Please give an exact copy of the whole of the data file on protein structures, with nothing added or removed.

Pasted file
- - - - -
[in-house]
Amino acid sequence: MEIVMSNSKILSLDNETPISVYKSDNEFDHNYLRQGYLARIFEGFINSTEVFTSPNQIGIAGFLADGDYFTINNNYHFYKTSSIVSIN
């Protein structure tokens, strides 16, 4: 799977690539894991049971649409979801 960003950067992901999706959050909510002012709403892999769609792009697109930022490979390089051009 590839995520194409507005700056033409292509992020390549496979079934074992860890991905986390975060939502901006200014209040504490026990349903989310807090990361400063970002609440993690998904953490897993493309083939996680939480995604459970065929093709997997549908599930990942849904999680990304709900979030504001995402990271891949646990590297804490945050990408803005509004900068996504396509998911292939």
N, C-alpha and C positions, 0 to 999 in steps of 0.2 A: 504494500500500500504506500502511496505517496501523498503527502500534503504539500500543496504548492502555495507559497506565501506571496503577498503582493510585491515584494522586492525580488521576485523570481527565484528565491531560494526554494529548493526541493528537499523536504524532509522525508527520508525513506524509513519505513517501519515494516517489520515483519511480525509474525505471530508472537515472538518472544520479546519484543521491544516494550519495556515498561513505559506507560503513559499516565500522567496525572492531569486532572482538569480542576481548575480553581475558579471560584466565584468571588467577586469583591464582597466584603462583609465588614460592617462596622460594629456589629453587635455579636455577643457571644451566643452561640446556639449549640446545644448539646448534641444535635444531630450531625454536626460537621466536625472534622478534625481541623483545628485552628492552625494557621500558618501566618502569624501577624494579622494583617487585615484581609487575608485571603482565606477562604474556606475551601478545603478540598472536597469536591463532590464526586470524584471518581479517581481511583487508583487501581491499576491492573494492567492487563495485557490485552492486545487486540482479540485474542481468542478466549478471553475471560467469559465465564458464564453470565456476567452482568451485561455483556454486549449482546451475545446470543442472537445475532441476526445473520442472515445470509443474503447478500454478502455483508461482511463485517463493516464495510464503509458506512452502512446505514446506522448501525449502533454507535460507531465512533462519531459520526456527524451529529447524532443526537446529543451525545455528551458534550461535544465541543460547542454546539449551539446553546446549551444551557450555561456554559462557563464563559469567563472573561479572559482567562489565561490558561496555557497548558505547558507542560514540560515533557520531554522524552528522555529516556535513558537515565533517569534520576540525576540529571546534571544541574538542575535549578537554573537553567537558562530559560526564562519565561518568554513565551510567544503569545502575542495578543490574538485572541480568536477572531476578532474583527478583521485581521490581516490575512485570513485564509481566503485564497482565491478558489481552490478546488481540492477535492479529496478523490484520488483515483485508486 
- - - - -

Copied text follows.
[in-house]
Amino acid sequence: MEIVMSNSKILSLDNETPISVYKSDNEFDHNYLRQGYLARIFEGFINSTEVFTSPNQIGIAGFLADGDYFTINNNYHFYKTSSIVSIN
């Protein structure tokens, strides 16, 4: 799977690539894991049971649409979801 960003950067992901999706959050909510002012709403892999769609792009697109930022490979390089051009 590839995520194409507005700056033409292509992020390549496979079934074992860890991905986390975060939502901006200014209040504490026990349903989310807090990361400063970002609440993690998904953490897993493309083939996680939480995604459970065929093709997997549908599930990942849904999680990304709900979030504001995402990271891949646990590297804490945050990408803005509004900068996504396509998911292939």
N, C-alpha and C positions, 0 to 999 in steps of 0.2 A: 504494500500500500504506500502511496505517496501523498503527502500534503504539500500543496504548492502555495507559497506565501506571496503577498503582493510585491515584494522586492525580488521576485523570481527565484528565491531560494526554494529548493526541493528537499523536504524532509522525508527520508525513506524509513519505513517501519515494516517489520515483519511480525509474525505471530508472537515472538518472544520479546519484543521491544516494550519495556515498561513505559506507560503513559499516565500522567496525572492531569486532572482538569480542576481548575480553581475558579471560584466565584468571588467577586469583591464582597466584603462583609465588614460592617462596622460594629456589629453587635455579636455577643457571644451566643452561640446556639449549640446545644448539646448534641444535635444531630450531625454536626460537621466536625472534622478534625481541623483545628485552628492552625494557621500558618501566618502569624501577624494579622494583617487585615484581609487575608485571603482565606477562604474556606475551601478545603478540598472536597469536591463532590464526586470524584471518581479517581481511583487508583487501581491499576491492573494492567492487563495485557490485552492486545487486540482479540485474542481468542478466549478471553475471560467469559465465564458464564453470565456476567452482568451485561455483556454486549449482546451475545446470543442472537445475532441476526445473520442472515445470509443474503447478500454478502455483508461482511463485517463493516464495510464503509458506512452502512446505514446506522448501525449502533454507535460507531465512533462519531459520526456527524451529529447524532443526537446529543451525545455528551458534550461535544465541543460547542454546539449551539446553546446549551444551557450555561456554559462557563464563559469567563472573561479572559482567562489565561490558561496555557497548558505547558507542560514540560515533557520531554522524552528522555529516556535513558537515565533517569534520576540525576540529571546534571544541574538542575535549578537554573537553567537558562530559560526564562519565561518568554513565551510567544503569545502575542495578543490574538485572541480568536477572531476578532474583527478583521485581521490581516490575512485570513485564509481566503485564497482565491478558489481552490478546488481540492477535492479529496478523490484520488483515483485508486 